There are two things that intimidate me about Japanese restaurants. One is the price and the other is the chef. That is not a problem with mid ranged Japanese restaurants where I bring my kids to, but, when I really want to eat Japanese, I like to sit at the bar to interact with the Chef. I like my sushi to be freshly pressed and presented one at a time so that the rice has no time to cool and harden and the temperature of the fish remains at an optimum temperature. That being the case, I need to find a good sushi chef who can speak English but at the same time isn’t going to slap me with an exorbitant bill at the end of the meal. Granted, everyone has their own equilibrium when it comes to balancing quality with cost. Although I love the quality of a $300 sushi meal, I can’t get myself to spend that kind of money too often. Personally, I feel that one should be able to get a excellent sushi experience for around $80-$150 in our current environment.
You might divide Sushi restaurants to those who serve freshly grated Wasabi and those that do not. At least that is what I look for when I decide if I would try the sushi. If the restaurant doesn’t have the shark skin grater (oroshigane) and fresh wasabi, it just signals to me that the chef isn’t serious enough about sushi. So it might be better to just go for the cooked dishes. Having said that, IKYU does have fresh wasabi BUT they would only serve it if you are eating Ala Carte sashimi and not if it comes with the lunch or dinner sets.
The sushi selection here is still quite limited but the fish is fresh and flown in direct from a private supplier from Tsukiji. So you do get your usual Shiromi dane and Akami dane but what was noticeably absent were the Hikarimono (silver skin fish). According to Chef Seki, Singaporeans haven’t really developed a taste for Hikarimono which tends to be quite fishy especially if they are not superfresh, so it is always risky to bring it in.
They use Koshihikari rice from Niigata prefecture which is one of the best rice produced in Japan. Chef Seki also happens to come from Niigata prefecture, so it is not surprising that he is very proud to be serving this rice here. The shari (sushi rice) is very good and suits our local palate quite well. In Japan the rice tends to be a little more vinegary, while in Singapore it is less sour and more savoury. I like the texture and balance of the flavour of the rice. Konbujime Hirame is flounder which has been marinated by wrapping seaweed over it so that it imparts a umami flavour to the fish. It’s very good. Kinmedai is now in season and the oily white flesh works very well as a sushi. The anago was however, not as creamy and unctuous as I would have liked. Overall, I felt it was a very good place for sushi. 4.25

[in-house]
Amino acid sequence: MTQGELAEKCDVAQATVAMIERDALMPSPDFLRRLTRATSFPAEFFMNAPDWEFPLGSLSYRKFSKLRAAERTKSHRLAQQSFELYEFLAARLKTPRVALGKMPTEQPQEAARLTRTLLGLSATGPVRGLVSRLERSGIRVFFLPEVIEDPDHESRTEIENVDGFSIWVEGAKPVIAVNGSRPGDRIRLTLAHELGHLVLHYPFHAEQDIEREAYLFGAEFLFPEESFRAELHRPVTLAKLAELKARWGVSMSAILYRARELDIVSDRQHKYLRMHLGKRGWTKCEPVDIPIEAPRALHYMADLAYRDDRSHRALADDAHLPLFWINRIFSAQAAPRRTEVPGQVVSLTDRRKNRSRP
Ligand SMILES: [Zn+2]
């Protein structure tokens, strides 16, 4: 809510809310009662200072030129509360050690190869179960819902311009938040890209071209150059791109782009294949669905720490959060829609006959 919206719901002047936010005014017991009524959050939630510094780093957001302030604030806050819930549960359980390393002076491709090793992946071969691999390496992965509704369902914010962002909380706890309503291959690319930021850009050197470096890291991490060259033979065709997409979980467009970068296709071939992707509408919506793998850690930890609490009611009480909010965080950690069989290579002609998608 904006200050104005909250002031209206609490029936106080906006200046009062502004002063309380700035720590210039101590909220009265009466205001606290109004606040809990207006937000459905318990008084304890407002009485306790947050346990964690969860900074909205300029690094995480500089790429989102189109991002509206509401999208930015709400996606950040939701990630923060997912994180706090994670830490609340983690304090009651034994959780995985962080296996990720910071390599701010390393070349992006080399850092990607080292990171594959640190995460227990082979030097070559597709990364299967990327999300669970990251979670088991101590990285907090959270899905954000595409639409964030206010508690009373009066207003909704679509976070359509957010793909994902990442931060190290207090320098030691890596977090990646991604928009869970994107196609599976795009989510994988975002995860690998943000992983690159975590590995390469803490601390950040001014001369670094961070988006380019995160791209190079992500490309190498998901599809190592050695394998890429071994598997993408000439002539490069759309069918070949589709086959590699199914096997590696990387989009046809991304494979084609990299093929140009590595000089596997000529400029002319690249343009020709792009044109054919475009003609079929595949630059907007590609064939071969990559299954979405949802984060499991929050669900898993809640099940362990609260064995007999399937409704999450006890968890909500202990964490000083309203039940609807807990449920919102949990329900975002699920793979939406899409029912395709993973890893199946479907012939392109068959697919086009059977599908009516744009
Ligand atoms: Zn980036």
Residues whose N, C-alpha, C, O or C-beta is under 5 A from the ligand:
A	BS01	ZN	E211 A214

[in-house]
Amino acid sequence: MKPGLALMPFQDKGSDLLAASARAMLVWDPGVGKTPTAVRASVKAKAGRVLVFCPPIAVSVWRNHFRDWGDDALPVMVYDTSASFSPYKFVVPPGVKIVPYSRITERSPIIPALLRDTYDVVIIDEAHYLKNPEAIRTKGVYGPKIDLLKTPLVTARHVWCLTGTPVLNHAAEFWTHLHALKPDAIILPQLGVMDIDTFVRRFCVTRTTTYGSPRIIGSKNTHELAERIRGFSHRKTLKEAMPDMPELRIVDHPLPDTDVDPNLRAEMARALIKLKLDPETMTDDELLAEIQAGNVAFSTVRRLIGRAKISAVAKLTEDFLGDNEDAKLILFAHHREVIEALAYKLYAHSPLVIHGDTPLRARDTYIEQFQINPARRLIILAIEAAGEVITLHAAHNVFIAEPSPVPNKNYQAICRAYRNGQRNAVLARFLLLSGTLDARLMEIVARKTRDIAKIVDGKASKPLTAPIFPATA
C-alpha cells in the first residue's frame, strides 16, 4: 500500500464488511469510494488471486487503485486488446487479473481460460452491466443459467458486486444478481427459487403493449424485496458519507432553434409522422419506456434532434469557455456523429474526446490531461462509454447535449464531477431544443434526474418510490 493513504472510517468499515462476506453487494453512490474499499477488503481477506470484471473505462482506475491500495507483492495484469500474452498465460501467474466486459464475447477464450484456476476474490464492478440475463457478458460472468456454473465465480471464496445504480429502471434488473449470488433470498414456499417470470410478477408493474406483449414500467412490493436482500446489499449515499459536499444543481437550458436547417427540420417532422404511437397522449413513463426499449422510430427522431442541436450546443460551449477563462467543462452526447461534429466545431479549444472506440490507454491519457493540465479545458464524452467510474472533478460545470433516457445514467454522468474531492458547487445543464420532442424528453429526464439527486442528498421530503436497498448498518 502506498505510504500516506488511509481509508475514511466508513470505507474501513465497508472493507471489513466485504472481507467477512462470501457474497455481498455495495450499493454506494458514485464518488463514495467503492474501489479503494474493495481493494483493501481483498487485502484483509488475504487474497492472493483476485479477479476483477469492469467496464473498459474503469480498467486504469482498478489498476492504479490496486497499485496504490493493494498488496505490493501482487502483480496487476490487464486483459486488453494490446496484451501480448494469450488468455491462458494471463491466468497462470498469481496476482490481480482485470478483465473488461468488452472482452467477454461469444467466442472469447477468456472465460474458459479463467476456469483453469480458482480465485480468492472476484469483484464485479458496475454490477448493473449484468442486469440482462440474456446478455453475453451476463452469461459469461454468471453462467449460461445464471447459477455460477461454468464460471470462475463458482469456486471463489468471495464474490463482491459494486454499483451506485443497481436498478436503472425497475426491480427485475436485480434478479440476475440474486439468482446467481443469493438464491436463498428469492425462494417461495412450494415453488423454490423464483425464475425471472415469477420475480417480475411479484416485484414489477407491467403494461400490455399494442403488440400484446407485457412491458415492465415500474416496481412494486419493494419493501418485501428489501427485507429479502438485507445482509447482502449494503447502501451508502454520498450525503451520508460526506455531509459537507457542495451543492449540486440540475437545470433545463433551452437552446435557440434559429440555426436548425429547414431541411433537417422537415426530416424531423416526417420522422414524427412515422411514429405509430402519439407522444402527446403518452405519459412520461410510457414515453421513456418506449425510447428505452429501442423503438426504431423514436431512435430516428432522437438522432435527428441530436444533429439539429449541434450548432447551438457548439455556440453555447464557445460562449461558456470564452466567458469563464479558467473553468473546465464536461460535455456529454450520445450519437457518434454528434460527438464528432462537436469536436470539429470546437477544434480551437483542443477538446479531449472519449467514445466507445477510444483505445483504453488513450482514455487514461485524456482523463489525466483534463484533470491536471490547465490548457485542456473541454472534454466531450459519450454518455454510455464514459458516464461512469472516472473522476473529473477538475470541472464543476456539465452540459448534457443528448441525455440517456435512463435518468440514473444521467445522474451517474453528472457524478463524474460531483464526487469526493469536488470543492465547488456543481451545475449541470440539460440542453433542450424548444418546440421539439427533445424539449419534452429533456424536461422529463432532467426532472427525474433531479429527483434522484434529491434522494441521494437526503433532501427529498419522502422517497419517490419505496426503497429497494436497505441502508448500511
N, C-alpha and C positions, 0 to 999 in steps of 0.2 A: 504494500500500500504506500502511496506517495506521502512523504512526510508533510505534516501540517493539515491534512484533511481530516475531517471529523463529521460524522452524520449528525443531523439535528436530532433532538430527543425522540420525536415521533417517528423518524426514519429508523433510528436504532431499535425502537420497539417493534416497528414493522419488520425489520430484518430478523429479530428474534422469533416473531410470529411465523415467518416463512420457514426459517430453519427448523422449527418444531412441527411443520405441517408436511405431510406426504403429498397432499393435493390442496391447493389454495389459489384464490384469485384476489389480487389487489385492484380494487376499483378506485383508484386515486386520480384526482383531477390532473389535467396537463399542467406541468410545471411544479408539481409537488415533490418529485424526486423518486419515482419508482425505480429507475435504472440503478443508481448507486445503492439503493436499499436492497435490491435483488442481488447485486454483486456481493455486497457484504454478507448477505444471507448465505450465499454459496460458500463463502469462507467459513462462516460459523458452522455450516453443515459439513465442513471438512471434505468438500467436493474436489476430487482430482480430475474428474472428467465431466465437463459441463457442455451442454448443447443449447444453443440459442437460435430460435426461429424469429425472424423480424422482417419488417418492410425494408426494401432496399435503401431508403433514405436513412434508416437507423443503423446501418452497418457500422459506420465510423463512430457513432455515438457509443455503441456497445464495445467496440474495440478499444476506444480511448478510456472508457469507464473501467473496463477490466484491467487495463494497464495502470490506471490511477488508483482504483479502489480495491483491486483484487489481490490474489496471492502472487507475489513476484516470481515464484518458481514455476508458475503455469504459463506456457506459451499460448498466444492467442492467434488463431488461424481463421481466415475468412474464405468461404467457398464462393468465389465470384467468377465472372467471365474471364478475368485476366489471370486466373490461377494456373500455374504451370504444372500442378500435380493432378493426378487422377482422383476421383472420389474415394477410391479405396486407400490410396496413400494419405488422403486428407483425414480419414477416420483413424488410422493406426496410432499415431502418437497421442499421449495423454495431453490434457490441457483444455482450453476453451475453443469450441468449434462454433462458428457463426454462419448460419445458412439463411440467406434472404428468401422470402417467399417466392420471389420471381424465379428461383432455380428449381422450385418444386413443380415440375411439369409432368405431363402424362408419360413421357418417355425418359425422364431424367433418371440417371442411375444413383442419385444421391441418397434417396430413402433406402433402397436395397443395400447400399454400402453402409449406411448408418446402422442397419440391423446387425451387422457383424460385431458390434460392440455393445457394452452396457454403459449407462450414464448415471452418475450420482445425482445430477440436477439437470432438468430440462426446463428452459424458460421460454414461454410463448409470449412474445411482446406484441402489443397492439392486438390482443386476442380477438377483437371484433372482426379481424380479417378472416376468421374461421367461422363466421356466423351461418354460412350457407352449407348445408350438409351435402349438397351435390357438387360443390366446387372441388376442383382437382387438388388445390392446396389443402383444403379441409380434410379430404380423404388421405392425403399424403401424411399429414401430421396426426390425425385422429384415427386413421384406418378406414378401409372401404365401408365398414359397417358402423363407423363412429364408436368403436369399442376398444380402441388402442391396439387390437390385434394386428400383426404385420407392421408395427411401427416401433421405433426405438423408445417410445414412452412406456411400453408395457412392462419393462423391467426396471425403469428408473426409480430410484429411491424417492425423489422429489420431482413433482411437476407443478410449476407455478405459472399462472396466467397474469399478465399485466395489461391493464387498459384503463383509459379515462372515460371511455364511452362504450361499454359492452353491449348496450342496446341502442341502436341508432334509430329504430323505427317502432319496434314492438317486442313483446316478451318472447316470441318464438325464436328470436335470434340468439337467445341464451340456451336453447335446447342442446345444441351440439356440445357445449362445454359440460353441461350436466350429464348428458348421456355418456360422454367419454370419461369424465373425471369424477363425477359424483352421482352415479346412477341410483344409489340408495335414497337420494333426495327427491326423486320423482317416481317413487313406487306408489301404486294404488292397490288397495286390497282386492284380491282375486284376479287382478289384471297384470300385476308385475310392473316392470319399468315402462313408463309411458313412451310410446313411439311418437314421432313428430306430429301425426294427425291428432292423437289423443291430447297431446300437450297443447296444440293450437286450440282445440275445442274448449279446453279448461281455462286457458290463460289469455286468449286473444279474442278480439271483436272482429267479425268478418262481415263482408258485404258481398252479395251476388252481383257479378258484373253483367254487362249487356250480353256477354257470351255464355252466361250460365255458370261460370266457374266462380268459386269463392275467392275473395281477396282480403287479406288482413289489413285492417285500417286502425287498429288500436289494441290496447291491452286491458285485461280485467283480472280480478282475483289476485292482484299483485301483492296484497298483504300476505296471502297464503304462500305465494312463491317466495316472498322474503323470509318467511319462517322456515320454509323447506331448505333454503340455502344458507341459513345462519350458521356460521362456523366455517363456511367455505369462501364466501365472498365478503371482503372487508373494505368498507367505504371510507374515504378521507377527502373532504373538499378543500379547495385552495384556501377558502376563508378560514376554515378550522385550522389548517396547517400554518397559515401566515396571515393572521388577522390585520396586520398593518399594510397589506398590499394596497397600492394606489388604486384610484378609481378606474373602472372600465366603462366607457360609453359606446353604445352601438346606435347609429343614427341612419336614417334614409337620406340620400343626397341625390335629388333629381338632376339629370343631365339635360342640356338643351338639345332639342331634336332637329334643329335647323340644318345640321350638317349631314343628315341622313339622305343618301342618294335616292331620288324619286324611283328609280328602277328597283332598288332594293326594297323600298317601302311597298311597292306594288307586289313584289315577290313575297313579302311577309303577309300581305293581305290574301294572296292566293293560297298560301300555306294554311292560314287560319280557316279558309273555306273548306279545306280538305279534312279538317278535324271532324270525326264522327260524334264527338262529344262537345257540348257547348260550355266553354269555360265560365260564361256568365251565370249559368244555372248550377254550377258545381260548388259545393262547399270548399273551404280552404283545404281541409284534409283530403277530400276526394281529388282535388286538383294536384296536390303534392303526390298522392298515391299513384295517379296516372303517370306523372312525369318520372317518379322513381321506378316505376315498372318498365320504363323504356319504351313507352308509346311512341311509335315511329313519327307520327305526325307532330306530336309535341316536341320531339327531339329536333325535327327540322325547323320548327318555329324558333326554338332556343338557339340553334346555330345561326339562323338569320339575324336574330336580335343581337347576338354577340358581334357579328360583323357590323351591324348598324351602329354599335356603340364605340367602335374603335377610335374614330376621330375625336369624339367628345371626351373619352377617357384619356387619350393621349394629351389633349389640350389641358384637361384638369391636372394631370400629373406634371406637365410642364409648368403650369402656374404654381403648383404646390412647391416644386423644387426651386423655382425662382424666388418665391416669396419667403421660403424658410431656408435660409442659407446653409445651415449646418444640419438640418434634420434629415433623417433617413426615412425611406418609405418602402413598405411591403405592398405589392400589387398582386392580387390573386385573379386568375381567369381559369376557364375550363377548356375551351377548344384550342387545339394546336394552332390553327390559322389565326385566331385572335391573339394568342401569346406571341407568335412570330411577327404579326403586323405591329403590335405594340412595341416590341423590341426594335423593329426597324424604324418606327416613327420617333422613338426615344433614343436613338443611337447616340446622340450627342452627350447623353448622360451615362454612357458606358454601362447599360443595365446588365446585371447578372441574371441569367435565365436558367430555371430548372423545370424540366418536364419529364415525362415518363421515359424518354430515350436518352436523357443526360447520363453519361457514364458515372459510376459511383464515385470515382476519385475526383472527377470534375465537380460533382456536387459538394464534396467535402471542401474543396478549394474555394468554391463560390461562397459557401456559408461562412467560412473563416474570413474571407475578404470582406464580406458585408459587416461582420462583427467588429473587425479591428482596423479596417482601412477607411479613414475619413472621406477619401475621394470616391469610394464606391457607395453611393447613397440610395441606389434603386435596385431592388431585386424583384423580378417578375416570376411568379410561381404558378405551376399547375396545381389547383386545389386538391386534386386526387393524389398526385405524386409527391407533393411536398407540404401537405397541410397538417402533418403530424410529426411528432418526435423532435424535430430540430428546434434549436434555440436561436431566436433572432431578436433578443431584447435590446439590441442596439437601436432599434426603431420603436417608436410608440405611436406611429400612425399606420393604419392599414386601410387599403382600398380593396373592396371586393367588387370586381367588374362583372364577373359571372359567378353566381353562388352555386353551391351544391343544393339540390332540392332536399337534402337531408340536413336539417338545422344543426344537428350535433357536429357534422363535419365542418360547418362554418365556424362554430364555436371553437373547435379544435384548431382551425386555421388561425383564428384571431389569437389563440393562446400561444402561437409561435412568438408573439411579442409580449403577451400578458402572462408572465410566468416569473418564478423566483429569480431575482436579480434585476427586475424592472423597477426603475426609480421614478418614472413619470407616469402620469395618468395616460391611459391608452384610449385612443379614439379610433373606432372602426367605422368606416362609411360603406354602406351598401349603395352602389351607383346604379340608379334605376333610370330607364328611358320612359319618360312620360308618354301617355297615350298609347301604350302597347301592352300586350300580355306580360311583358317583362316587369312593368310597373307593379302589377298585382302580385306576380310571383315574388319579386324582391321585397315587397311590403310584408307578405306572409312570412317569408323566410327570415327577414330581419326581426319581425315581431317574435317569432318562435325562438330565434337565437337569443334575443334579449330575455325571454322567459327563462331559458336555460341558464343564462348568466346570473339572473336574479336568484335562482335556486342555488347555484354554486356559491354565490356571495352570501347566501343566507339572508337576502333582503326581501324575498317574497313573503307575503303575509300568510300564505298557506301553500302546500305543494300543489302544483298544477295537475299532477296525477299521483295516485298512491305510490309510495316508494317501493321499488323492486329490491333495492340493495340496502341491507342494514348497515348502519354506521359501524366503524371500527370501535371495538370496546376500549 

The Omakase starts at $128 and for that you can expect a 7 course meal with sushi, sashimi and a few cooked dishes. Chef presented a Kinmedai no nitsuke which is <i>Splendid Alfonsino which has been braised in sweet soy sauce. The fish is excellent and the sweet braising sauce was a good complement especially to the layer of fat just beneath this deep ocean fish. 4.25/5
The grilled dish was the Kagoshima Wagyu which I felt could have been better if it had developed a bit more char. The A4 Wagyu also wasn’t as juicy and flavourful enough to usher me into deep contemplation, something that a good Wagyu dish does for me at times. According to Chef Seki, this will change very soon when they bring in Miyazaki Wagyu. Don’t get me wrong. This is still a marvelous piece of beef. It is just that our expectation of Wagyu is now much higher than it was five or six years ago. 4/5
Dessert is a simple rockmelon ice cream imported from Hokkaido and a slice of Japanese rockmelon which they import themselves. Both were very good although I have tasted rockmelons which were better. 4.25/5
Chef Seki is rather jovial and I am sure anyone will warm up to him quickly. He is fluent in English and responds to my questions quite enthusiastically by opening up his book of ingredients. He is also now learning to speak mandarin and posed for the above photo with his Mandarin language book.
The decor at IKYU is very unique. The grunge metal look is very welcoming and very different from the usual Japanese themed restaurants. If you do sit at the bar, try to sit away from the main door as the blast of hot air coming in can be a little irritating.
IKYU is a nice and casual place for a good Japanese meal. It should please those who are looking for quality Japanese food without the exorbitant price tag. An omakase meal will set you back $128++ which will include 5 kinds of sashimi and 5 kinds of sushi plus a few hot dishes.
This was an invited review.